As audience members filed into the Directing Studio at the ’62 Center last weekend, Jesse Gordon ’10 handed each of them a card from a game of Trivial Pursuit – an introduction to the play he wrote, titled A Trivial Pursuit, for his senior honors project. Though the cards themselves were essentially conversation starters and souvenirs, the play itself proved thought provoking.
Under the direction of Eva Flamm ’10, the staged reading of a playwright writing his play became just as lively as if fully acted. Though they sat in the same position for the entire time, the characters’ glares, gestures and tones left no room for boredom or stagnation. At first, the play’s format was slightly confusing: Playwright, stage manager and actors all addressed the audience. Realizing that the characters were acting out the playwright’s script as he edited it, I grew to appreciate its unique structure as the play went on.
The playwright Andy Lipowitz, played by Mike Leon ’11, struggled to incorporate originality into the amusing plot of his play. He interjected refreshingly honest commentary into his own script. One couldn’t help wondering if the concerns he raised about writing theater reflected Gordon’s own thoughts.
Gordon’s play presented thought-provoking questions. His scenes often involved a reference to a major theme, aptly suiting its nature as a thesis project. Does art have to be original to be good? Are our lives simply modified versions of the ones we see portrayed in film and television? Aren’t all the stories in romantic comedies the same? But no matter how much people make fun of “rom com” cheesiness, they still pay to see them. Gordon’s work confesses that there is evidently something attractive about the clichéd.
The piece examined typical romantic comedy using a different approach. Lipowitz admits in the beginning that he loves romantic comedies: “The only people that don’t love romantic comedies are children and assholes … pretentious assholes.” While writing his script, Lipowitz toyed with the balance between quality and originality. If his characters were happy and their actions entertaining, he reasoned with himself, that could be enough to render his play worthwhile.
Though Lipowitz’s invented plot follows typical ones, his characters’ acknowledgment of their unoriginality separates it from most other romantic comedies. John, the self-pitying, heartbroken writer, played by Noah Schechter ’12, meets (at a local coffee shop, of course) an attractive woman named Claire (Chloe Brown ’10) but is too depressed over his ex-girlfriend to court her. Meanwhile Peter (Joe Lorenz ’10), the classic comedic best friend, badgers John about getting out and getting over his ex. Bickering and volleyed insults reveal their bromance. Peter confesses time after time that he truly understands what John is going through because John’s problems are so typical.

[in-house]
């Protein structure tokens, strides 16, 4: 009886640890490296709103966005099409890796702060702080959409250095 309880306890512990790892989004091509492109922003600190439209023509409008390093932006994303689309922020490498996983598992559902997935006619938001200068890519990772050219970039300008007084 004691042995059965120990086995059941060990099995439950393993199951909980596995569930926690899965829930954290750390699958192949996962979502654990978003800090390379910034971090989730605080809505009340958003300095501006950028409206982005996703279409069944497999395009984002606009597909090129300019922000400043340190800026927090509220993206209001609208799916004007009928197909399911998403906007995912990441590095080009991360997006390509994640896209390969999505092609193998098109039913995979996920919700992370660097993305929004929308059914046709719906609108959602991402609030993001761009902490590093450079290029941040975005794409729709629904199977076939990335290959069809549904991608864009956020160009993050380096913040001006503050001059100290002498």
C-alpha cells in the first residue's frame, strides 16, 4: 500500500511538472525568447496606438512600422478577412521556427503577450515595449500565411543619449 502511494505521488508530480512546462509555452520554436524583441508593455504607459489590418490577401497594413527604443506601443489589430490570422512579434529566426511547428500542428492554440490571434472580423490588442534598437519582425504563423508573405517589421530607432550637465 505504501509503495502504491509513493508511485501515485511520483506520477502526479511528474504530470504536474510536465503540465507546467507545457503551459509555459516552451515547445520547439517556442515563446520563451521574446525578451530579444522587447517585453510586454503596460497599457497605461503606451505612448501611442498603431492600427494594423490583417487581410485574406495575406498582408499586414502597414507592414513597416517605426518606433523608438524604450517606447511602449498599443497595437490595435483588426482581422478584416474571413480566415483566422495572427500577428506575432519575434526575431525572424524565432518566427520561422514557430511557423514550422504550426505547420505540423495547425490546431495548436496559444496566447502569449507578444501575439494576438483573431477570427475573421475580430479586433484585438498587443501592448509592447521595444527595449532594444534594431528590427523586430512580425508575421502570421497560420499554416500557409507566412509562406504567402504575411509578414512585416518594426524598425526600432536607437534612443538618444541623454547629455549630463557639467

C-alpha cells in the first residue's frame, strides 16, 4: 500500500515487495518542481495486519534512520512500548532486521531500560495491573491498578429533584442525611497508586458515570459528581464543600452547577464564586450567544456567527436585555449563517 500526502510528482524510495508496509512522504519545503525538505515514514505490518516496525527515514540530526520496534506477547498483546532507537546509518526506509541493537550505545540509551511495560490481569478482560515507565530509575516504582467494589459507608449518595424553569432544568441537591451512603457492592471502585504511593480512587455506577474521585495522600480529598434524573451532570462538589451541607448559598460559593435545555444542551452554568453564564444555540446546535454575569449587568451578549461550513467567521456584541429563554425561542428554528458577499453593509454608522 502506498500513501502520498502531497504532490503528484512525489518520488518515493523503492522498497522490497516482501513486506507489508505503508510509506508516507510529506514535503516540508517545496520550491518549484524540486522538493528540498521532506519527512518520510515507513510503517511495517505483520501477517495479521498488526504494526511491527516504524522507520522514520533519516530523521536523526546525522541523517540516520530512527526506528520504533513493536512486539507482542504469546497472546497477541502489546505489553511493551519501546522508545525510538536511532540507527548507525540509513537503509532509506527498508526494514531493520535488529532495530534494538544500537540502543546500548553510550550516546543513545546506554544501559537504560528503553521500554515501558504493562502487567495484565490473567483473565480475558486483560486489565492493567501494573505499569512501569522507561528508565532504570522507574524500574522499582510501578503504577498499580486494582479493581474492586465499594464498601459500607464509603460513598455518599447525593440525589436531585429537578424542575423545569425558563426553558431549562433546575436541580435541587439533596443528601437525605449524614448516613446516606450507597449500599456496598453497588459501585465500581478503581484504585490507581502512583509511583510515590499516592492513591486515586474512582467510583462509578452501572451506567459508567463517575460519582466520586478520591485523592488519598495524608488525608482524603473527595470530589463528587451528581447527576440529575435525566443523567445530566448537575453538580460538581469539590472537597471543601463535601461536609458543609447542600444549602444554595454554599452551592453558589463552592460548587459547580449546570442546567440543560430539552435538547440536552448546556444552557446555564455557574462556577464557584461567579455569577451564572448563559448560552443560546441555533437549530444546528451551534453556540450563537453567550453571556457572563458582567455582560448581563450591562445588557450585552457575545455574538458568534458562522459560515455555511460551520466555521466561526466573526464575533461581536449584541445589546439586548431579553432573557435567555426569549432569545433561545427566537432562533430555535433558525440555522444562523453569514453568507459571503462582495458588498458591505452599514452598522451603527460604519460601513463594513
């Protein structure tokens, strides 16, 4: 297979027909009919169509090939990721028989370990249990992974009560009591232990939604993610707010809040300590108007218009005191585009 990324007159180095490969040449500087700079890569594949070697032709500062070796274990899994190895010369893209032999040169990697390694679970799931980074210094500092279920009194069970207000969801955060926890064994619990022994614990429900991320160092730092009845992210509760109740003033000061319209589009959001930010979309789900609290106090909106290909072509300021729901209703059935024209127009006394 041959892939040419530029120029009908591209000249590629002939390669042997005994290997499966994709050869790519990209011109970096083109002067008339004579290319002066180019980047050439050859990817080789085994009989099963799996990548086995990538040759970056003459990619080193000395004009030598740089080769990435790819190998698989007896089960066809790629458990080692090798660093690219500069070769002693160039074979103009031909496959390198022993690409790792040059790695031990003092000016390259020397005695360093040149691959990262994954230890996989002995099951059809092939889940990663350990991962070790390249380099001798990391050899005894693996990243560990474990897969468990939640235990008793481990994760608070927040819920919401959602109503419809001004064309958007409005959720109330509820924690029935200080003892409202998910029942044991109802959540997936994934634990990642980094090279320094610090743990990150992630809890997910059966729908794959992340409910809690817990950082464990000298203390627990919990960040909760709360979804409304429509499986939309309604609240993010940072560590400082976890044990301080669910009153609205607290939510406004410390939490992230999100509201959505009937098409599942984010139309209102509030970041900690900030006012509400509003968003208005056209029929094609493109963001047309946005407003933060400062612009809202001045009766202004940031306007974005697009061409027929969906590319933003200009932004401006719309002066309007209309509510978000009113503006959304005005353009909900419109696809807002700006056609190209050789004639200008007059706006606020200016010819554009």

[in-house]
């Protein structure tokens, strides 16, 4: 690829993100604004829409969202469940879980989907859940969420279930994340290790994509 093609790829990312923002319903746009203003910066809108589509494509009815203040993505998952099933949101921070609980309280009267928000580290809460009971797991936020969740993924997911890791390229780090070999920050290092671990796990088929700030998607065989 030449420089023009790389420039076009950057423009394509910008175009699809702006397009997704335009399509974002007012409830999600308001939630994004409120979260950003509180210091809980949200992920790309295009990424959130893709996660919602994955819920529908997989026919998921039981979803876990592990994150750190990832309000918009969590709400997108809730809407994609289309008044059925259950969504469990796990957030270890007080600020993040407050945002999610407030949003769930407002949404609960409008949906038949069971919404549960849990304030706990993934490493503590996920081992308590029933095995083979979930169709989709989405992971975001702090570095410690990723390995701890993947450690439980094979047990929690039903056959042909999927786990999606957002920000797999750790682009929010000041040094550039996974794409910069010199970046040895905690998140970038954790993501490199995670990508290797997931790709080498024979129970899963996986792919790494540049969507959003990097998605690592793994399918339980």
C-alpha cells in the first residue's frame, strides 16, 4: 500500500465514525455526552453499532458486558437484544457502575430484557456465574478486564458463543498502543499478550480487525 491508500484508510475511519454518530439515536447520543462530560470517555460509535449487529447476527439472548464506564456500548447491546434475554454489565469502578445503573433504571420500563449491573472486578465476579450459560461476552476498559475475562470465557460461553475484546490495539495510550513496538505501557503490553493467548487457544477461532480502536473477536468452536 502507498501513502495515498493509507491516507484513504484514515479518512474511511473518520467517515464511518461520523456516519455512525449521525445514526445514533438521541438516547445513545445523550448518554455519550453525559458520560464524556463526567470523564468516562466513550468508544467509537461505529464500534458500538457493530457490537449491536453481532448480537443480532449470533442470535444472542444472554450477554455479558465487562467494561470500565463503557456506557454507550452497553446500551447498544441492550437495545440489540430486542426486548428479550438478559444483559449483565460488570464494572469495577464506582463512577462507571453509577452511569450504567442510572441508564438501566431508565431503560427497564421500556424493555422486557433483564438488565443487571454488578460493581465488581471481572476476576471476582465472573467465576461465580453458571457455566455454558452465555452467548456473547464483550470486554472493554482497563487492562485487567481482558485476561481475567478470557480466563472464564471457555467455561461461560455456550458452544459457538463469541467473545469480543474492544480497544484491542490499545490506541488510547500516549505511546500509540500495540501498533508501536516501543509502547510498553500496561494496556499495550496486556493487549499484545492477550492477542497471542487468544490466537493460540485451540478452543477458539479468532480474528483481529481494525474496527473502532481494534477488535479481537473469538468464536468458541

The conversations between Peter and John throughout the play were strikingly similar to their first, and yet the dialogue never sounded redundant or overused. In part, this was due to their hilarious one-liners and the amusing nature of the male-male interactions. Their effectiveness also drew from John and Peter’s explicit recognition of their inability to discuss a different topic. Their tediously repeated sentiments caused the audience members to question their own relationships; we wonder if our lives, conversations and relationships are as trivial and repetitive as theirs.
John’s interactions with Claire also revealed Gordon’s skill at recreating familiar dynamics. Witty banter and insults over compliments, intensified by the chemistry between Schechter and Brown, poked fun at flirtations that the audience could relate to. Besides clever dialogue, Gordon’s piece evidenced a sophisticated sense of humor and brazenness as an artist in its blatant use of questionable material. Sacrificing political correctness for entertaining lines, Gordon ignored social taboos about race and bluntly included men’s “inappropriate” jokes. Gordon’s script connected to the audience through racy beliefs that people may often be too embarrassed to admit they find funny.
The success of Trivial Pursuit was somewhat ironic. Its script mocked pretentious “artiness” in the media, especially through Lipowitz’s character and his split between originality and superficiality. Gordon’s play, a hilarious and intellectual commentary on these conflicts of clichés in art, seemed like something Lipowitz would ridicule. This inherent comical hypocrisy only exemplified Gordon’s entertaining and thought-provoking qualities. The way Lipowitz’s characters, his own feedback and the fantastical intersection of the two worlds fit into Gordon’s play was engaging and, perhaps more importantly, original.